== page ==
Energy Regulation Bill Clears Critical Montana Senate Vote
A controversial bill to change the state’s regulation of NorthWestern Energy in a potential deal at Colstrip cleared a critical vote Wednesday in the Senate.
The proposal encourages the state’s largest monopoly utility to increase its operating share of energy production at one of the coal-fired power plant's four units.
It’s unclear if or when that purchase would happen, and there is no law preventing NorthWestern from making that deal now.
However, Senate Bill 331would allow NorthWestern to pass up to $75 million in potential costs related to that purchase to utility customers without regulatory oversight, for 10 years.
Sen. Tom Richmond, a Republican from Billings, is carrying the bill. He says the bill allows NorthWestern to buy up to an additional 150 megawatts at Colstrip if one of the current owners at the plant chooses to sell.
“So what this bill does is it capitalizes on that philosophy of being away from coal. Presents an opportunity to Montana to purchase additional reliable power for a bargain price," Richmond says.
Senate Bill 331 says NorthWestern could buy an increased share at the power plant for a dollar.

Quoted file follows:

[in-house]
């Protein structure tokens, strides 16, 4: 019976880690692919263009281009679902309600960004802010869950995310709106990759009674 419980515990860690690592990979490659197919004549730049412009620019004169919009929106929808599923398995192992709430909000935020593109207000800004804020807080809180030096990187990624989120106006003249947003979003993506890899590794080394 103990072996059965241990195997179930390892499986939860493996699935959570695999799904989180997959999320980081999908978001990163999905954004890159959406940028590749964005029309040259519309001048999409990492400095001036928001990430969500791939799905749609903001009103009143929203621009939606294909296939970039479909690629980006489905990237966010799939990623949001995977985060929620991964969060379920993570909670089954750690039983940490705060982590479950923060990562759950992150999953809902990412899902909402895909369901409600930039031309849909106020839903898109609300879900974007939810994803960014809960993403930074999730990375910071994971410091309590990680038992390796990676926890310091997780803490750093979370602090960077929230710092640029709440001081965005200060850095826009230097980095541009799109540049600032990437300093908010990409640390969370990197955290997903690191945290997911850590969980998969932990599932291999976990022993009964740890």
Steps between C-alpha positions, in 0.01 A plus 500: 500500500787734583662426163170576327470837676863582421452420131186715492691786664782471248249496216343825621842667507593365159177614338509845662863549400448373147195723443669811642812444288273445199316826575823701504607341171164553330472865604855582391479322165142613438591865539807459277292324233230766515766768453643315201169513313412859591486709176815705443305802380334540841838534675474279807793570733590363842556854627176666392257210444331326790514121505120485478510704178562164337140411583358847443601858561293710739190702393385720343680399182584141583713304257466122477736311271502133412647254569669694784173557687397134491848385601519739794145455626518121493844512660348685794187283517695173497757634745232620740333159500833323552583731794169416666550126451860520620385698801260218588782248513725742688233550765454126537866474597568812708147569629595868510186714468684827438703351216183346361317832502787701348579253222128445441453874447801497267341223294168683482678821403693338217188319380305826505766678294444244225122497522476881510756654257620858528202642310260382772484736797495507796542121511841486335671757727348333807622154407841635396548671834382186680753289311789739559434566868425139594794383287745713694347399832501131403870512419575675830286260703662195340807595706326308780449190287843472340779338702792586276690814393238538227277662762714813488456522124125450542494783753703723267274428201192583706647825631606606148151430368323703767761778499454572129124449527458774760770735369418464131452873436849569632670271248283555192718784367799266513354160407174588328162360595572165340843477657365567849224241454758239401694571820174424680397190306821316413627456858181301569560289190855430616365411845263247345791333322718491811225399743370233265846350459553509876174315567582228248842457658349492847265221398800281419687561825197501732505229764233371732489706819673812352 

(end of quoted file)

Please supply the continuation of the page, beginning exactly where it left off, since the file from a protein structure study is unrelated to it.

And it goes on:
Sen. Duane Ankney, a Republican from Colstrip, says the bill helps provide some promise of a stable future for the town of Colstrip, which has been cast into uncertainty as some utility companies with ownership shares in the power plant transition away from coal-fired power.
“It keeps 350 power plant workers working," Ankney says. "And it keeps about the same number of miners working.”
But critics warn of possible dangers of deregulation and unknown impacts on power bills.
“It protects the utility shareholders and it puts any potential risks on the ratepayers," says Sen. Mary McNally, a Democrat from Billings. "That’s what this bill does.”
A majority of the all-Republican Montana Public Services Committee, in charge of regulating utilities, is supporting Senate Bill 331. However, PSC staff attorneys said an earlier version of the bill would disrupt the regulatory balance of power between the utility company and its customers.
The bill must pass a final vote in the Senate before it moves to the House for consideration.